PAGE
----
Lilly Bohner speaks to other protesters during a Black Lives Matter protest June 16, 2020, at City Hall in Waterville. Michael G. Seamans/Morning Sentinel

We have also come to this hallowed spot to remind America of the fierce urgency of now. This is no time to engage in the luxury of cooling off or to take the tranquilizing drug of gradualism. Now is the time to make real the promises of democracy. Now is the time to rise from the dark and desolate valley of segregation to the sunlit path of racial justice. Now is the time to lift our nation from the quicksands of racial injustice to the solid rock of brotherhood. Now is the time to make justice a reality for all of God’s children.

It would be fatal for the nation to overlook the urgency of the moment. This sweltering summer of the Negro’s legitimate discontent will not pass until there is an invigorating autumn of freedom and equality. Nineteen sixty-three is not an end, but a beginning. And those who hope that the Negro needed to blow off steam and will now be content will have a rude awakening if the nation returns to business as usual. And there will be neither rest nor tranquility in America until the Negro is granted his citizenship rights. The whirlwinds of revolt will continue to shake the foundations of our nation until the bright day of justice emerges.

After reading an excerpt from Martin Luther King Jr.’s “I Have a Dream” speech, Lilly Bohner, 21, connected King’s ideas to goals of the Black Lives Matter movement that she participated in throughout the summer.

More than 50 years later, while some barriers have been broken, equality still hasn’t been achieved, she said. The rhetoric around racial justice is as prevalent today as it was in 1963.

“Even though it’s supposed to be equal, we know it’s not. Racism isn’t over,” Bohner said. “White privilege is a thing, and you can’t deny it now.”

Bohner recalled the years she spent living in central Maine and the encounters she’s had, including being called racial slurs and being told to “go back to your country.” A 2017 graduate of Waterville Senior High School, Bohner took to the streets of Winslow in June to support and speak at a Black Lives Matter march through town and advocate for changes in law enforcement. She moved to Indianapolis, Indiana, two months ago.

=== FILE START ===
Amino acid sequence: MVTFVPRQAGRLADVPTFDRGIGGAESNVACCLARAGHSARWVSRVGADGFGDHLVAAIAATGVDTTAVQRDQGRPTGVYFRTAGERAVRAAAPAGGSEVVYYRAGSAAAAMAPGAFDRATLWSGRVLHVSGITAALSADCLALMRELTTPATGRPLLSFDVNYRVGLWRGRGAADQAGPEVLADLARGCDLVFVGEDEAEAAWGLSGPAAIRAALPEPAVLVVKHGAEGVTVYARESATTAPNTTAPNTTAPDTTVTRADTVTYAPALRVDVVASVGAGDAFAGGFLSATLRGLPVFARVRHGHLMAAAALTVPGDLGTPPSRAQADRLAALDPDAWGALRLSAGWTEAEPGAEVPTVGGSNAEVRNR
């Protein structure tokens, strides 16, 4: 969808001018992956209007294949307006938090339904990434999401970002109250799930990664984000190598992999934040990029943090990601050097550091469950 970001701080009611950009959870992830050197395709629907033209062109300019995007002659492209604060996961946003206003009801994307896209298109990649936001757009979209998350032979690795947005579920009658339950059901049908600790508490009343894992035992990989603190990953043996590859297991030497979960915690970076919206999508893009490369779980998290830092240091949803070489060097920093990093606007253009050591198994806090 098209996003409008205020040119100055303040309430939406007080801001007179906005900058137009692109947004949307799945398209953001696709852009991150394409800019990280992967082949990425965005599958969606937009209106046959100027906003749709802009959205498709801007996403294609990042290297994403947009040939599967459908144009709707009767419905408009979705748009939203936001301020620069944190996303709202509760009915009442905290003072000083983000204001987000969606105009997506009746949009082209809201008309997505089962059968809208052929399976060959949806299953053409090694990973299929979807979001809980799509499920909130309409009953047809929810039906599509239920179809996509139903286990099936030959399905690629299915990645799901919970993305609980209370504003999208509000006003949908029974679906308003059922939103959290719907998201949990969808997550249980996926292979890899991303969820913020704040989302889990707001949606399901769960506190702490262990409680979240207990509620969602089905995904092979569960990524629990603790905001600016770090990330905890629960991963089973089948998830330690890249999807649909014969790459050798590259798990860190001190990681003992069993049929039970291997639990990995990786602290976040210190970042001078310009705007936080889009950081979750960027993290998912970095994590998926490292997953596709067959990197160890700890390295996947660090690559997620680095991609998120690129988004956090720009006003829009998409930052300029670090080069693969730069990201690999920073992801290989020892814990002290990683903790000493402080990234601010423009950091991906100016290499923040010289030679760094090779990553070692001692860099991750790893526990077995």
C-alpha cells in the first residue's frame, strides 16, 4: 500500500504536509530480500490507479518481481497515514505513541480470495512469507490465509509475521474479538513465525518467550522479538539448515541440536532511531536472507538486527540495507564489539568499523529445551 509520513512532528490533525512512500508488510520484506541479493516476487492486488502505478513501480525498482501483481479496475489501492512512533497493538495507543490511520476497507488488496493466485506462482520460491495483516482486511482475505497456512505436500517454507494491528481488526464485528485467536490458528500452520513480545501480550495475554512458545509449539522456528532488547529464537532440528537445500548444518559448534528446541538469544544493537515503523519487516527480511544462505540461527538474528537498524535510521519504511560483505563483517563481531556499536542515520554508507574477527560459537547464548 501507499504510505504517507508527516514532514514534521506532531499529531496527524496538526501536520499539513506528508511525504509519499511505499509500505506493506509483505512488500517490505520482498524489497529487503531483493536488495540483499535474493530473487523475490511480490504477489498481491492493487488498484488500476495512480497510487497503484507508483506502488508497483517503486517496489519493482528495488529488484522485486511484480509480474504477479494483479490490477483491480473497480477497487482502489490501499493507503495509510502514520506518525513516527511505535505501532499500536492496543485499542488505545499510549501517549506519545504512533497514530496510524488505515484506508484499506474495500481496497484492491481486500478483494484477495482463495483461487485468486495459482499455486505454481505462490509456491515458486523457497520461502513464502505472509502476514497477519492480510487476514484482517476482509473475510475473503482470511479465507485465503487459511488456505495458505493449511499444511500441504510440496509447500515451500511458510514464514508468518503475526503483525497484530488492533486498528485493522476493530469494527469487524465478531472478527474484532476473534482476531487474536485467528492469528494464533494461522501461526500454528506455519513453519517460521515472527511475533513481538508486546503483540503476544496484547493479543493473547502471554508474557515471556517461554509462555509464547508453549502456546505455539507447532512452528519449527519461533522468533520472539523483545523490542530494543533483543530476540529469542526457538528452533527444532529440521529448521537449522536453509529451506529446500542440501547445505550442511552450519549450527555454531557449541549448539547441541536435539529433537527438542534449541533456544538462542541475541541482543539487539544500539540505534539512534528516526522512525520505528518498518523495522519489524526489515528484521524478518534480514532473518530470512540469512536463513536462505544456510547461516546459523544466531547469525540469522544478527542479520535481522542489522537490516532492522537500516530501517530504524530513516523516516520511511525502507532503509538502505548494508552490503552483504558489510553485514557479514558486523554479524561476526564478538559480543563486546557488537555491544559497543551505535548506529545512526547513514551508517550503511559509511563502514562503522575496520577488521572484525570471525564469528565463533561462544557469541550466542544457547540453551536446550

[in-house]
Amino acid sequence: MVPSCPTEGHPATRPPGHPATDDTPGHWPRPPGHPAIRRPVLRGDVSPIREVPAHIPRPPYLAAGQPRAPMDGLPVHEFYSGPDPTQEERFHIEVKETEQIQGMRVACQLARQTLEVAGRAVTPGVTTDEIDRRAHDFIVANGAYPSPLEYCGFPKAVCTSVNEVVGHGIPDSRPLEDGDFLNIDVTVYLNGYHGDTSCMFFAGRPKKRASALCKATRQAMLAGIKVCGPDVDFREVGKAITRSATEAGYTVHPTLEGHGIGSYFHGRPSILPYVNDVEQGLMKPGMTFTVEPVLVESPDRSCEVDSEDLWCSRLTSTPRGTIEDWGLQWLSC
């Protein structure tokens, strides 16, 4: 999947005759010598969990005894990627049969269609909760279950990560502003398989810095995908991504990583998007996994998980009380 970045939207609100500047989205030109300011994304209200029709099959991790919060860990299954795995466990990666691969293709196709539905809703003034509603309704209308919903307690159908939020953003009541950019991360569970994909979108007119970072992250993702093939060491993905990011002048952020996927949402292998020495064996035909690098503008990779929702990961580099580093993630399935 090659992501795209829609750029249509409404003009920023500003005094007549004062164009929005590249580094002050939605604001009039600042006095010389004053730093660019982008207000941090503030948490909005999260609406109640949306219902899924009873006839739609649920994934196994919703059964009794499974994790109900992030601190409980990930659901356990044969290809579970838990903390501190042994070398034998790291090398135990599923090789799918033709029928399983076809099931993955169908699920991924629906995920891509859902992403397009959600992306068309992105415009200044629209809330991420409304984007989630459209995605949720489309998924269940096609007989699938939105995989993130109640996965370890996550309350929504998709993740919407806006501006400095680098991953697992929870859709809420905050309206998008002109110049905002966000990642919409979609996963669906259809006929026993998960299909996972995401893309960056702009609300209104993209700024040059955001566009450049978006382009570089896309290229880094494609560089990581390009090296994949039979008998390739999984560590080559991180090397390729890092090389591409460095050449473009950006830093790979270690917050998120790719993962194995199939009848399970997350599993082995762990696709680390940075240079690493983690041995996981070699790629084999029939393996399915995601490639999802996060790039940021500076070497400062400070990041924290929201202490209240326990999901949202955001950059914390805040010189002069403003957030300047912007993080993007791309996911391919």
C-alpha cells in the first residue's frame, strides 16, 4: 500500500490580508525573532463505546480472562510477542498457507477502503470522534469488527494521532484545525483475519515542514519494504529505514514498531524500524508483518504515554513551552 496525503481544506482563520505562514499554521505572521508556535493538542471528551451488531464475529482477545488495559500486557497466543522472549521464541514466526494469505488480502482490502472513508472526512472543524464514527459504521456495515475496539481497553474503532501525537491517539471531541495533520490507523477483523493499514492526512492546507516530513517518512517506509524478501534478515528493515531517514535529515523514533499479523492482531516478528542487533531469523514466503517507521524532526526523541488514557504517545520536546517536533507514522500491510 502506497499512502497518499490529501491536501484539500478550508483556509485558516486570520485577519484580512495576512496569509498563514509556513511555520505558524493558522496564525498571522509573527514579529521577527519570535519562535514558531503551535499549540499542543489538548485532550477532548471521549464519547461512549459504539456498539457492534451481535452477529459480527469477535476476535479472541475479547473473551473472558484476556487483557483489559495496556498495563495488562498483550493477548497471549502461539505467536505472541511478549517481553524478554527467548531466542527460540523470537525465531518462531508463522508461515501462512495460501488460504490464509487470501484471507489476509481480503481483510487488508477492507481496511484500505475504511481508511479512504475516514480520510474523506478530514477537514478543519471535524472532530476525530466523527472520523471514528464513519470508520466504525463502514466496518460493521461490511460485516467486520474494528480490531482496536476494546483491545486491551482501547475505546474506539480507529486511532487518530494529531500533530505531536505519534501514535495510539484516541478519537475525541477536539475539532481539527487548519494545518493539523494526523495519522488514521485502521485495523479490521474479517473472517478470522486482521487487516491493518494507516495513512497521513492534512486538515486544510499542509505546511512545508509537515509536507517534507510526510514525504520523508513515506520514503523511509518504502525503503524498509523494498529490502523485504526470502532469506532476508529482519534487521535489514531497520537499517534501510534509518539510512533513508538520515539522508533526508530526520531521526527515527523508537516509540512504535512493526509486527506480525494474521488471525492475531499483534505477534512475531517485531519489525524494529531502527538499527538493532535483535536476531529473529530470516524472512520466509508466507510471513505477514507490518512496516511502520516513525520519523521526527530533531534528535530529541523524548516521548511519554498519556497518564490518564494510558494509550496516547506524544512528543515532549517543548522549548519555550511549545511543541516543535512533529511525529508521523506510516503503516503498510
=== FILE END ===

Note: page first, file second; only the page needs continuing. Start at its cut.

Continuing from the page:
Bohner said Thursday that she felt inspired to organize the demonstration after George Floyd, a 46-year-old Black man, died on May 25 while in police custody in Minneapolis when Derek Chauvin, a police officer, kneeled on the back of his neck for almost nine minutes.

“When I first saw it, I bawled my eyes out. It was worse seeing people in my area seeing that and saying things like ‘(Floyd) deserved it’ because of his past. If he were white, it would have been completely different.”

In her frustration, she pulled together the march that went through Fort Halifax Park to Waterville City Hall. She participated in three demonstrations over the summer, including the one she organized, as well as Augusta and Rockland.

“Today we have to deal with racism, stereotypes, mass incarceration, cultural appropriation and police brutality. Just that in general should show that racism is not dead,” she said.

Though months have passed since the demonstrations, she said the reminder that white privilege exists became apparent during last week’s attack on the U.S. Capitol. She recalled the amount of law enforcement present during the Black Lives Matter events around the country and cited a Time magazine report stating that the vast majority — 93% — of the Black Lives Matter demonstrations have been peaceful.

“Education is everything. I don’t think the country can move forward if we don’t educate people on how Black people feel,” Bohner said. “If you don’t understand how Black people feel, then you’re not going to understand the movement and why we feel this way and what we’re doing.”

She is hopeful that with education, change can happen, though there is plenty of work to do in the meantime.

“Buildings can be replaced, but our lives can’t and we’re dying all the time,” Bohner said. “There are things that we need to work on, and we’re not going to be quiet until things actually, really change. To this day, we’re fighting.”

— Taylor Abbott, Morning Sentinel

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